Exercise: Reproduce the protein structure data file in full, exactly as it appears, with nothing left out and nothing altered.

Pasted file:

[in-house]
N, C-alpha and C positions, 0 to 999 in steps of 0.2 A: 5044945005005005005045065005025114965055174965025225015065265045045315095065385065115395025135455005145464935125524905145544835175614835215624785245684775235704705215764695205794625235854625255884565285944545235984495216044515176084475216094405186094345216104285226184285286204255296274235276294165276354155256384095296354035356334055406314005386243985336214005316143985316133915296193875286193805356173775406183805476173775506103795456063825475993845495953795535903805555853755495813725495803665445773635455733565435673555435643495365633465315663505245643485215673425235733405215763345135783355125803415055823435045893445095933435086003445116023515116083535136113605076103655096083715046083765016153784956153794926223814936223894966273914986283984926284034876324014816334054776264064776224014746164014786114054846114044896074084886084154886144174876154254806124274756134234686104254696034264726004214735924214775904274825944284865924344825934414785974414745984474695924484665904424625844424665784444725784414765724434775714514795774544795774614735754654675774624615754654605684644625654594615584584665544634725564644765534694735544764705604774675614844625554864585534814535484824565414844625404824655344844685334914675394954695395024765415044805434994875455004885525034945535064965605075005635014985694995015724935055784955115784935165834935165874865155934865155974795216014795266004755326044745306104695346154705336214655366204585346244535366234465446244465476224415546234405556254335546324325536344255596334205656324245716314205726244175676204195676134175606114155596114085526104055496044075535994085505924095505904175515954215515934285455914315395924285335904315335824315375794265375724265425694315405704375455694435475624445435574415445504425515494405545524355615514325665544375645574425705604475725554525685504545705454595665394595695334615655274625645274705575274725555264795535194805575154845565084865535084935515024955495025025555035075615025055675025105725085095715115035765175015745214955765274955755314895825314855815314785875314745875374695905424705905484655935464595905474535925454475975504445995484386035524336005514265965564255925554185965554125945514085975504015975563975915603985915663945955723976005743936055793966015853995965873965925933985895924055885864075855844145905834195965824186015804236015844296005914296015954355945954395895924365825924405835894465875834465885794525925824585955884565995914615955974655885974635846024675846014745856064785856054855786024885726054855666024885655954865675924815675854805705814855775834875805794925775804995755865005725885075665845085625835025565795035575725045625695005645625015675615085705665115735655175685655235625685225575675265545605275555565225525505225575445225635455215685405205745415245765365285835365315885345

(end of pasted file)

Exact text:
[in-house]
N, C-alpha and C positions, 0 to 999 in steps of 0.2 A: 5044945005005005005045065005025114965055174965025225015065265045045315095065385065115395025135455005145464935125524905145544835175614835215624785245684775235704705215764695205794625235854625255884565285944545235984495216044515176084475216094405186094345216104285226184285286204255296274235276294165276354155256384095296354035356334055406314005386243985336214005316143985316133915296193875286193805356173775406183805476173775506103795456063825475993845495953795535903805555853755495813725495803665445773635455733565435673555435643495365633465315663505245643485215673425235733405215763345135783355125803415055823435045893445095933435086003445116023515116083535136113605076103655096083715046083765016153784956153794926223814936223894966273914986283984926284034876324014816334054776264064776224014746164014786114054846114044896074084886084154886144174876154254806124274756134234686104254696034264726004214735924214775904274825944284865924344825934414785974414745984474695924484665904424625844424665784444725784414765724434775714514795774544795774614735754654675774624615754654605684644625654594615584584665544634725564644765534694735544764705604774675614844625554864585534814535484824565414844625404824655344844685334914675394954695395024765415044805434994875455004885525034945535064965605075005635014985694995015724935055784955115784935165834935165874865155934865155974795216014795266004755326044745306104695346154705336214655366204585346244535366234465446244465476224415546234405556254335546324325536344255596334205656324245716314205726244175676204195676134175606114155596114085526104055496044075535994085505924095505904175515954215515934285455914315395924285335904315335824315375794265375724265425694315405704375455694435475624445435574415445504425515494405545524355615514325665544375645574425705604475725554525685504545705454595665394595695334615655274625645274705575274725555264795535194805575154845565084865535084935515024955495025025555035075615025055675025105725085095715115035765175015745214955765274955755314895825314855815314785875314745875374695905424705905484655935464595905474535925454475975504445995484386035524336005514265965564255925554185965554125945514085975504015975563975915603985915663945955723976005743936055793966015853995965873965925933985895924055885864075855844145905834195965824186015804236015844296005914296015954355945954395895924365825924405835894465875834465885794525925824585955884565995914615955974655885974635846024675846014745856064785856054855786024885726054855666024885655954865675924815675854805705814855775834875805794925775804995755865005725885075665845085625835025565795035575725045625695005645625015675615085705665115735655175685655235625685225575675265545605275555565225525505225575445225635455215685405205745415245765365285835365315885345